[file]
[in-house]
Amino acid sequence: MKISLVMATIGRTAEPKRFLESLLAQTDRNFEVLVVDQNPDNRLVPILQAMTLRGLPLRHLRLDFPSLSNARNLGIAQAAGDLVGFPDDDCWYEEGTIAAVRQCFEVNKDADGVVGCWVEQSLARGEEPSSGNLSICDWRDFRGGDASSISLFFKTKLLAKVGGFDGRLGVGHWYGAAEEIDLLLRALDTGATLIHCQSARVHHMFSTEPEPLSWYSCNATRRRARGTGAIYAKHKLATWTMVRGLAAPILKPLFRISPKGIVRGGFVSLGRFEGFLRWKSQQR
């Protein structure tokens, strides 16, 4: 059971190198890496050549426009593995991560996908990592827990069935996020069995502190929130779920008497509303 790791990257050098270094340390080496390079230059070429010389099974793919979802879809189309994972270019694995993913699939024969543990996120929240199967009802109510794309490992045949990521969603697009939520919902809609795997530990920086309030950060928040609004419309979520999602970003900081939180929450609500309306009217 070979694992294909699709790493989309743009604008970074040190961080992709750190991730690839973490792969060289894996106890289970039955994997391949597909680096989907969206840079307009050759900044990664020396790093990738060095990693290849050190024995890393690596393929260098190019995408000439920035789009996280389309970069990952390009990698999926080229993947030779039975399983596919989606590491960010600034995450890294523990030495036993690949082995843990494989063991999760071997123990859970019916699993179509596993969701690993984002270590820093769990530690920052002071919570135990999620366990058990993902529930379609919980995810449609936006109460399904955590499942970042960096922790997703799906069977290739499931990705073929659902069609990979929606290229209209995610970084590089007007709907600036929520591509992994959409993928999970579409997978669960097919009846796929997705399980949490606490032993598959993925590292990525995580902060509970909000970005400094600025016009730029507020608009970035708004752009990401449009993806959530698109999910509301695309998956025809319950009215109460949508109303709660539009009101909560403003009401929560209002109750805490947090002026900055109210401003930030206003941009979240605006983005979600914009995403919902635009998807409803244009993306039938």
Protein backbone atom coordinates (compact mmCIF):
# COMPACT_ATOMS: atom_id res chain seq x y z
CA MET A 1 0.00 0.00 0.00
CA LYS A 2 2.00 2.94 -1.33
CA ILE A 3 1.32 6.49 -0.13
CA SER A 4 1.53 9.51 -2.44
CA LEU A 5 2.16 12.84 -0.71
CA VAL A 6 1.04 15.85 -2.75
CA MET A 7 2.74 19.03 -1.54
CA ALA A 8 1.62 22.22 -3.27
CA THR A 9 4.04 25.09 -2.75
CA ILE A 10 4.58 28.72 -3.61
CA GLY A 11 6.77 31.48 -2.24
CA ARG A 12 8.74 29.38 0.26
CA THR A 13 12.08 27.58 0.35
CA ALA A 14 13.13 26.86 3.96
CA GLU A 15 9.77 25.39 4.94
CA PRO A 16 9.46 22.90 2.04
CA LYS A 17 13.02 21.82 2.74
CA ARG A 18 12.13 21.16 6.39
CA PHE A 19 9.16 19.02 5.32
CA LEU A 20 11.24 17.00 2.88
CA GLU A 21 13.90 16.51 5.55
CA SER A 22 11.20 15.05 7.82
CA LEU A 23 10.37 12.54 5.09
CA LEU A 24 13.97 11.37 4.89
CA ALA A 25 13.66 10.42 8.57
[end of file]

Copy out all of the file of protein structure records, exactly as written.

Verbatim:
[in-house]
Amino acid sequence: MKISLVMATIGRTAEPKRFLESLLAQTDRNFEVLVVDQNPDNRLVPILQAMTLRGLPLRHLRLDFPSLSNARNLGIAQAAGDLVGFPDDDCWYEEGTIAAVRQCFEVNKDADGVVGCWVEQSLARGEEPSSGNLSICDWRDFRGGDASSISLFFKTKLLAKVGGFDGRLGVGHWYGAAEEIDLLLRALDTGATLIHCQSARVHHMFSTEPEPLSWYSCNATRRRARGTGAIYAKHKLATWTMVRGLAAPILKPLFRISPKGIVRGGFVSLGRFEGFLRWKSQQR
């Protein structure tokens, strides 16, 4: 059971190198890496050549426009593995991560996908990592827990069935996020069995502190929130779920008497509303 790791990257050098270094340390080496390079230059070429010389099974793919979802879809189309994972270019694995993913699939024969543990996120929240199967009802109510794309490992045949990521969603697009939520919902809609795997530990920086309030950060928040609004419309979520999602970003900081939180929450609500309306009217 070979694992294909699709790493989309743009604008970074040190961080992709750190991730690839973490792969060289894996106890289970039955994997391949597909680096989907969206840079307009050759900044990664020396790093990738060095990693290849050190024995890393690596393929260098190019995408000439920035789009996280389309970069990952390009990698999926080229993947030779039975399983596919989606590491960010600034995450890294523990030495036993690949082995843990494989063991999760071997123990859970019916699993179509596993969701690993984002270590820093769990530690920052002071919570135990999620366990058990993902529930379609919980995810449609936006109460399904955590499942970042960096922790997703799906069977290739499931990705073929659902069609990979929606290229209209995610970084590089007007709907600036929520591509992994959409993928999970579409997978669960097919009846796929997705399980949490606490032993598959993925590292990525995580902060509970909000970005400094600025016009730029507020608009970035708004752009990401449009993806959530698109999910509301695309998956025809319950009215109460949508109303709660539009009101909560403003009401929560209002109750805490947090002026900055109210401003930030206003941009979240605006983005979600914009995403919902635009998807409803244009993306039938």
Protein backbone atom coordinates (compact mmCIF):
# COMPACT_ATOMS: atom_id res chain seq x y z
CA MET A 1 0.00 0.00 0.00
CA LYS A 2 2.00 2.94 -1.33
CA ILE A 3 1.32 6.49 -0.13
CA SER A 4 1.53 9.51 -2.44
CA LEU A 5 2.16 12.84 -0.71
CA VAL A 6 1.04 15.85 -2.75
CA MET A 7 2.74 19.03 -1.54
CA ALA A 8 1.62 22.22 -3.27
CA THR A 9 4.04 25.09 -2.75
CA ILE A 10 4.58 28.72 -3.61
CA GLY A 11 6.77 31.48 -2.24
CA ARG A 12 8.74 29.38 0.26
CA THR A 13 12.08 27.58 0.35
CA ALA A 14 13.13 26.86 3.96
CA GLU A 15 9.77 25.39 4.94
CA PRO A 16 9.46 22.90 2.04
CA LYS A 17 13.02 21.82 2.74
CA ARG A 18 12.13 21.16 6.39
CA PHE A 19 9.16 19.02 5.32
CA LEU A 20 11.24 17.00 2.88
CA GLU A 21 13.90 16.51 5.55
CA SER A 22 11.20 15.05 7.82
CA LEU A 23 10.37 12.54 5.09
CA LEU A 24 13.97 11.37 4.89
CA ALA A 25 13.66 10.42 8.57